By the time Sharon arrived at Roma House, an emergency accommodation service for people with complicated homelessness, she’d had a number of violent partners, struggled for years with alcohol dependency as her “coping” mechanism, and had “lost” a young child to foster care. Sharon had been in rehab and stayed at a number of domestic violence refuges for women.

 

At Roma House, her support worker invited Sharon to connect with the outreach legal clinic known as the Homeless Persons’ Legal Clinic (HPLC) which is coordinated by the Queensland Public Interest Law Clearing House (QPILCH) – a community legal centre which harnesses pro bono resources. 

 

Sharon didn’t have the usual debts with pay day lenders or unpaid fines, but she did have a debt with the Tax Office (for not putting in returns through all those years of domestic violence). She also wanted to get on the list for state housing and to spend more time with her child in foster care.

 

The HPLC lawyers started working on Sharon’s legal issues. However, one night Sharon was intoxicated and got into a fight with a fellow resident in the Roma House dining room.

 

Police on the beat heard the commotion and came to break it up. A young officer grabbed Sharon from behind, which reminded her of all the years of violence she had endured. As the officer handcuffed Sharon, pushing her to the floor and concussing her in the process, she kicked out.

 

 

An ambulance was called to check on Sharon as she regained consciousness; she was then handed a “Notice to Appear” by the officer – for ‘assault police’.

 

Sharon met with the HPLC lawyers soon after the incident. It appeared the officer had used a disproportionate use of force to subdue Sharon. The lawyers confirmed that Sharon was not eligible for Legal Aid but agreed to brief a barrister on the HPLC Criminal Law List, who took up the matter pro bono and provided strategic advice and overall guidance on defending the prosecution. The HPLC handled the factual and legal investigations, including taking statements from witnesses and obtaining documents from third parties.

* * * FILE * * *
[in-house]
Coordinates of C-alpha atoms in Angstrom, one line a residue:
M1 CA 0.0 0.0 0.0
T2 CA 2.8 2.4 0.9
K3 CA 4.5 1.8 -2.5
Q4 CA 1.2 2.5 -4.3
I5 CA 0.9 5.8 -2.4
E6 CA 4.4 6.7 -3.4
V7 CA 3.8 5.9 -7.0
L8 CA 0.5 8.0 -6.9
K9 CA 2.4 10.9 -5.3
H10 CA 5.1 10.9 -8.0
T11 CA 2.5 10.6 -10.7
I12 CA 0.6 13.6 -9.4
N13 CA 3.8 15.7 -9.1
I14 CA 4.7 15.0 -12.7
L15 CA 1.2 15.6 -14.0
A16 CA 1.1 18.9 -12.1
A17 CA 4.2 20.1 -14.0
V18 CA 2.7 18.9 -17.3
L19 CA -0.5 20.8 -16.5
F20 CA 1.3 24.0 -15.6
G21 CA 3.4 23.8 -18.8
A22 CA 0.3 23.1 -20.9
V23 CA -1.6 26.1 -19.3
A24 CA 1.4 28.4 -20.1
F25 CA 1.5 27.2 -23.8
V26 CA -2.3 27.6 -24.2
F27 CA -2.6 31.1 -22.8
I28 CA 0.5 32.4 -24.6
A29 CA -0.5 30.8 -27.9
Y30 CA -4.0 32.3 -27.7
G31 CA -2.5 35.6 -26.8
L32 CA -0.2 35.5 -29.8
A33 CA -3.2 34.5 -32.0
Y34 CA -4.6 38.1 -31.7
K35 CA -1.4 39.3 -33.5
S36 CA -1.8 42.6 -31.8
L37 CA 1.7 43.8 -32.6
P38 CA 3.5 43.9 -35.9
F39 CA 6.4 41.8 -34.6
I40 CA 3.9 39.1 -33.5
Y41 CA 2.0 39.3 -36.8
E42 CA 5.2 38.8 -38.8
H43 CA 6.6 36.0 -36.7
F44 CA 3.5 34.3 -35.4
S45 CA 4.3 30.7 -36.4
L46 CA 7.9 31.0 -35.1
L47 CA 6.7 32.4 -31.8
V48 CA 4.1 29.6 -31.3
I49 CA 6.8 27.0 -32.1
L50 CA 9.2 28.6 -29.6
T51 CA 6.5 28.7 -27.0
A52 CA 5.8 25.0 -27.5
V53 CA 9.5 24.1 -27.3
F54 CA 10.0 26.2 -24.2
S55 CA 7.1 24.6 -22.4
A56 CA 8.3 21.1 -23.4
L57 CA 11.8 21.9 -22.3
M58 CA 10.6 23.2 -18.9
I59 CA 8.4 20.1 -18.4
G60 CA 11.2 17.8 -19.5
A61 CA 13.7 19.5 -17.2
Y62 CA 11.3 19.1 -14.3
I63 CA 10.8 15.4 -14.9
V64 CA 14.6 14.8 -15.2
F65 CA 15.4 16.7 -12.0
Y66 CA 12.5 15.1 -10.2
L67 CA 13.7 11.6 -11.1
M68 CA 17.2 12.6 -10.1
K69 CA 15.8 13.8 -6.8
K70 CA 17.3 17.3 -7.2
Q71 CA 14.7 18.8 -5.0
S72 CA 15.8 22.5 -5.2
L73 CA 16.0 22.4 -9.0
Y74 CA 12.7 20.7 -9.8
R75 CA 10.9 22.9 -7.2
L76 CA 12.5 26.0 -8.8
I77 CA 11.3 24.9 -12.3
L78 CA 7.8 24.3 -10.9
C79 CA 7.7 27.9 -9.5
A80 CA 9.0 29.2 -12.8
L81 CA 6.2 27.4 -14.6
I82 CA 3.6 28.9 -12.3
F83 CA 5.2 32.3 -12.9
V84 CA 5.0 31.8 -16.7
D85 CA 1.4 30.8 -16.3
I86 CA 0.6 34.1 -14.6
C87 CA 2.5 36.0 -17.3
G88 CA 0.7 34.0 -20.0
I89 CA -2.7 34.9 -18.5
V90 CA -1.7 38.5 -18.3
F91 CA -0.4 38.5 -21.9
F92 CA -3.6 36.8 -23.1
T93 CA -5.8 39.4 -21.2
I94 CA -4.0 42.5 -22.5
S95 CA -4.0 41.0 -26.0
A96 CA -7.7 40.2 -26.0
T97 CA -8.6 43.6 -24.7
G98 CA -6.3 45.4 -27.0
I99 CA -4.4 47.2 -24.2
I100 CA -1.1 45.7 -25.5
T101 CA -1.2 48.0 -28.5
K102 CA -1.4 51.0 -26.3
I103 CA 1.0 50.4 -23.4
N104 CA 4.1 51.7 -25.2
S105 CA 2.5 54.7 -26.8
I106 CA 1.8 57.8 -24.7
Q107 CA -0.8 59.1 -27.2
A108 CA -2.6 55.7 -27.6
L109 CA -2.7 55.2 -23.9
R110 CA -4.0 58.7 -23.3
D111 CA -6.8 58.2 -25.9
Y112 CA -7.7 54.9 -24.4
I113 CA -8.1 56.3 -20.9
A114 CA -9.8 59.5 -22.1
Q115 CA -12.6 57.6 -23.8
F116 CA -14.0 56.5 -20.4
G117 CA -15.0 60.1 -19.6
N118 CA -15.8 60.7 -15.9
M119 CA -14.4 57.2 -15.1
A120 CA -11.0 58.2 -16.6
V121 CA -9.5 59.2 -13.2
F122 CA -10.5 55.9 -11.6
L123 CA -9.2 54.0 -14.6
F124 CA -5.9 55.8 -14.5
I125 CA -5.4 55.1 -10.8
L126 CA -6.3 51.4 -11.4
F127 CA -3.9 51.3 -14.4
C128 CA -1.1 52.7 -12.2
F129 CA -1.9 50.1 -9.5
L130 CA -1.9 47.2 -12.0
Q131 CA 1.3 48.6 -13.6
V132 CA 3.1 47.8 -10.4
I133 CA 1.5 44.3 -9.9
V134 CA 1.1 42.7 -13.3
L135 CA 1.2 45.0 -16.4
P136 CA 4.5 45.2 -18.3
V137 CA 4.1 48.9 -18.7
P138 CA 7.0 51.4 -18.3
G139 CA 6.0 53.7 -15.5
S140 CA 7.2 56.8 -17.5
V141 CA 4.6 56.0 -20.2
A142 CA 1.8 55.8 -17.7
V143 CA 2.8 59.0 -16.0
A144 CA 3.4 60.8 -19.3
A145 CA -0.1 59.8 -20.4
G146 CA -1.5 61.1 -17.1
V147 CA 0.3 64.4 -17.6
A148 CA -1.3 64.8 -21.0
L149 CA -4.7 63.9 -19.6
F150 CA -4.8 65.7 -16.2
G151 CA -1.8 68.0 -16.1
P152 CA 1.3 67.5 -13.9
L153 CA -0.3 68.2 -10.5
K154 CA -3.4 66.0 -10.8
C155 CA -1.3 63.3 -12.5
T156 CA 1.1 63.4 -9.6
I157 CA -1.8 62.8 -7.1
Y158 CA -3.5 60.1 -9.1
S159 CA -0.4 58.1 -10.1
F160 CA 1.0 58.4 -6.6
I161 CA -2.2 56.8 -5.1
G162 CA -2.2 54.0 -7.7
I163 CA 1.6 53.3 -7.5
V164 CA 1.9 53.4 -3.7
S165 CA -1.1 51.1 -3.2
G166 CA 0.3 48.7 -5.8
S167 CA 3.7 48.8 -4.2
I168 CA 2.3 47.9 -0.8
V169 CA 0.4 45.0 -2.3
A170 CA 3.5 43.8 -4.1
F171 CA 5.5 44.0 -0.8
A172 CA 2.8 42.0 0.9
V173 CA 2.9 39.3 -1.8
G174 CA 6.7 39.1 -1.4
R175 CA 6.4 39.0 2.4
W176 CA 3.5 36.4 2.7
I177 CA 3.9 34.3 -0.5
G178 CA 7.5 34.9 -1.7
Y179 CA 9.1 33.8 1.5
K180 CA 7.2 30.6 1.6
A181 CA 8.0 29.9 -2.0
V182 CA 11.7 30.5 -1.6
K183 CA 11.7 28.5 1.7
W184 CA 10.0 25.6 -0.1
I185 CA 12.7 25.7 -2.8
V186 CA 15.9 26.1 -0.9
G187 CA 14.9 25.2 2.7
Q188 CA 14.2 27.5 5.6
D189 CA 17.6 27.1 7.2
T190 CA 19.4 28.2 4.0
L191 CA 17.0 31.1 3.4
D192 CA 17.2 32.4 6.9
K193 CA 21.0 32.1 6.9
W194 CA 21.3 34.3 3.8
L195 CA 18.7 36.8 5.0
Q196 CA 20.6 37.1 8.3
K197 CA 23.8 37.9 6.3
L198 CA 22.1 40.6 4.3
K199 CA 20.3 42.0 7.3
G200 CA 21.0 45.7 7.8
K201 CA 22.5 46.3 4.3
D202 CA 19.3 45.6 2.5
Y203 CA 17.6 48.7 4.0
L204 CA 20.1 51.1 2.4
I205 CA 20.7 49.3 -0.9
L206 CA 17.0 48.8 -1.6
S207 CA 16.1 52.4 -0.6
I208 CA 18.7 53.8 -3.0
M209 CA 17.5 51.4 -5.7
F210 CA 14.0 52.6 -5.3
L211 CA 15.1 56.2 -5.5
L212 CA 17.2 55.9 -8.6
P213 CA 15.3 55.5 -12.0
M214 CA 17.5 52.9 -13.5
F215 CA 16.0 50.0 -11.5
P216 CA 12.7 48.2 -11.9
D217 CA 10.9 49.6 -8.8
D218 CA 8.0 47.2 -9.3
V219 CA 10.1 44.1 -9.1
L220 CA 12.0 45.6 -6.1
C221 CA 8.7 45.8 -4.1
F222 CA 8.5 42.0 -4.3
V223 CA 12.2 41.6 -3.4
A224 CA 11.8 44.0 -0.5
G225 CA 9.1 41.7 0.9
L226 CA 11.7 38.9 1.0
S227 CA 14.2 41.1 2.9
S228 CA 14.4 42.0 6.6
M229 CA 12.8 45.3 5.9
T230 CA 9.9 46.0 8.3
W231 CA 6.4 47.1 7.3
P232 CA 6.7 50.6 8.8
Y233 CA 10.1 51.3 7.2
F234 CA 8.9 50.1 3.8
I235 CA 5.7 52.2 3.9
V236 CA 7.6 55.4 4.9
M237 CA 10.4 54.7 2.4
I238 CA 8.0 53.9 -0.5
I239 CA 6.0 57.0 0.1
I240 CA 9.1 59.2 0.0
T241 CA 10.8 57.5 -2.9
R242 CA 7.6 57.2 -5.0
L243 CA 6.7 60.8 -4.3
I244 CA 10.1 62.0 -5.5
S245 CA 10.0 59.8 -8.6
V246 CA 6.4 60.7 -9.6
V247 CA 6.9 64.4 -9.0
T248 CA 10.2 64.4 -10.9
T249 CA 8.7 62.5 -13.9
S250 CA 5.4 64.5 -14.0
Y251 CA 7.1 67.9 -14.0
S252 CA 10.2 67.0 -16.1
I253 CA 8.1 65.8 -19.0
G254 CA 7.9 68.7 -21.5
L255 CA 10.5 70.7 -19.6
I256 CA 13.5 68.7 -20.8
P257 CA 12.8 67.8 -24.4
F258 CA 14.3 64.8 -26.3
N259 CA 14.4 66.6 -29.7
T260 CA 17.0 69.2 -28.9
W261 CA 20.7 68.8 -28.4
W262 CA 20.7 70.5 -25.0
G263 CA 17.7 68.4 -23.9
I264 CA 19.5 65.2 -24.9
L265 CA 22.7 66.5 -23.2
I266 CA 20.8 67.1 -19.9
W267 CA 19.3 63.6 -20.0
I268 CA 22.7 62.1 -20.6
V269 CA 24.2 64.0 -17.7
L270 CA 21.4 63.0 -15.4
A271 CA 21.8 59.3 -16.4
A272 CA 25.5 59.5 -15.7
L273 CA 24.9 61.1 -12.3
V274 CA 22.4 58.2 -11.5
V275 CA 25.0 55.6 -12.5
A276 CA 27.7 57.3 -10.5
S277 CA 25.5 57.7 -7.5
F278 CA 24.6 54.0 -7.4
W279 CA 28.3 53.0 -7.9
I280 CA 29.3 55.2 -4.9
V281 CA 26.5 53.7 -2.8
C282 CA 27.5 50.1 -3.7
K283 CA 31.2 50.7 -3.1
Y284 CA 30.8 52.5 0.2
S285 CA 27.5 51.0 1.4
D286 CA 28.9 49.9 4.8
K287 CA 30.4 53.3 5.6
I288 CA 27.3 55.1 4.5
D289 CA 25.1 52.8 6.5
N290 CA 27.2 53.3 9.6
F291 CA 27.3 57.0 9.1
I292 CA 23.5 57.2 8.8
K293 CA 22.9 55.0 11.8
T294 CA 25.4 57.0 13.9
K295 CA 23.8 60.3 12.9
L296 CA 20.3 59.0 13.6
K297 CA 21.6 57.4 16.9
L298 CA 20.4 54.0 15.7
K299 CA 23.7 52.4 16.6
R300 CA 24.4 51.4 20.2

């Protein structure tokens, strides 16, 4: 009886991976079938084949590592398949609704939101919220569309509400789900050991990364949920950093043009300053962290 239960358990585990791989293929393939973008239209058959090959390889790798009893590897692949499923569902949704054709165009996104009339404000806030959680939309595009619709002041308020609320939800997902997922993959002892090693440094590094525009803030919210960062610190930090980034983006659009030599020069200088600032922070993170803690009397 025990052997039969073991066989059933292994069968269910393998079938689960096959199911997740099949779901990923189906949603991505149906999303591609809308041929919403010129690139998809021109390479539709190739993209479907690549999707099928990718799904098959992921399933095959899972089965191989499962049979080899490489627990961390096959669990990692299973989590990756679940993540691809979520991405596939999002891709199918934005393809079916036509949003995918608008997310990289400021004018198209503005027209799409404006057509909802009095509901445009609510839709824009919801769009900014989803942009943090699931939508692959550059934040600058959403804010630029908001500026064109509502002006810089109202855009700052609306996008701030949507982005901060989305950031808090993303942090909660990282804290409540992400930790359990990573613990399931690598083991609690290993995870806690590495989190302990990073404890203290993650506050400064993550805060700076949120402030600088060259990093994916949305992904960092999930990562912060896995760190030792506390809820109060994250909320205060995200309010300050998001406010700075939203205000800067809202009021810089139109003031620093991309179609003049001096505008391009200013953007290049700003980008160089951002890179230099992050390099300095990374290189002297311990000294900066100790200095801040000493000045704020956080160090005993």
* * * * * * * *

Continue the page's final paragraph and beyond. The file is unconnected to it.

After months of preparatory work, the matter was set for trial but then referred to mediation where the police agreed to discontinue the prosecution on the condition that Sharon apologised to police. Sharon met with the officer, apologised and the charge was dismissed.

 

Sharon found the whole experience healing. The mediation increased her understanding of the challenges faced by police. Instead of a criminal conviction on her clean record, which would have jeopardised her chances of reuniting with her child, she was motivated to keep working on her ‘big issues’. Her support worker says that the respect and advocacy Sharon received through the HPLC made such a difference to her sense of well-being that she changed from feeling powerless to feeling hope and a sense of possibility.

 

Sharon told the HPLC that she would like to do the kind of work we did – helping others. Sharon went on to sort out her alcohol dependency, was placed in secure housing and succeeded in having her child returned to her care.

 

Even Sharon’s tax hassles were resolved; the HPLC lawyers contacted the ATO, which acknowledged the context of hardship and waived the penalty.

 

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The Homeless Persons’ Legal Clinic involves law firms and the community sector partnering with QPILCH to deliver the only free civil law service targeting homeless Queenslanders. The HPLC collaborates with community workers to offer client-focused, holistic services and reduce barriers to housing by addressing the multiple legal needs of homeless clients, including debts, tenancy and crime.

 

The HPLC is co-located at 14 community agencies across Queensland, with over 300 volunteer lawyers from 23 firms providing representation and assistance to over 4000 people experiencing or at risk of homelessness and harnessing over $10m of pro bono legal assistance since December 2002.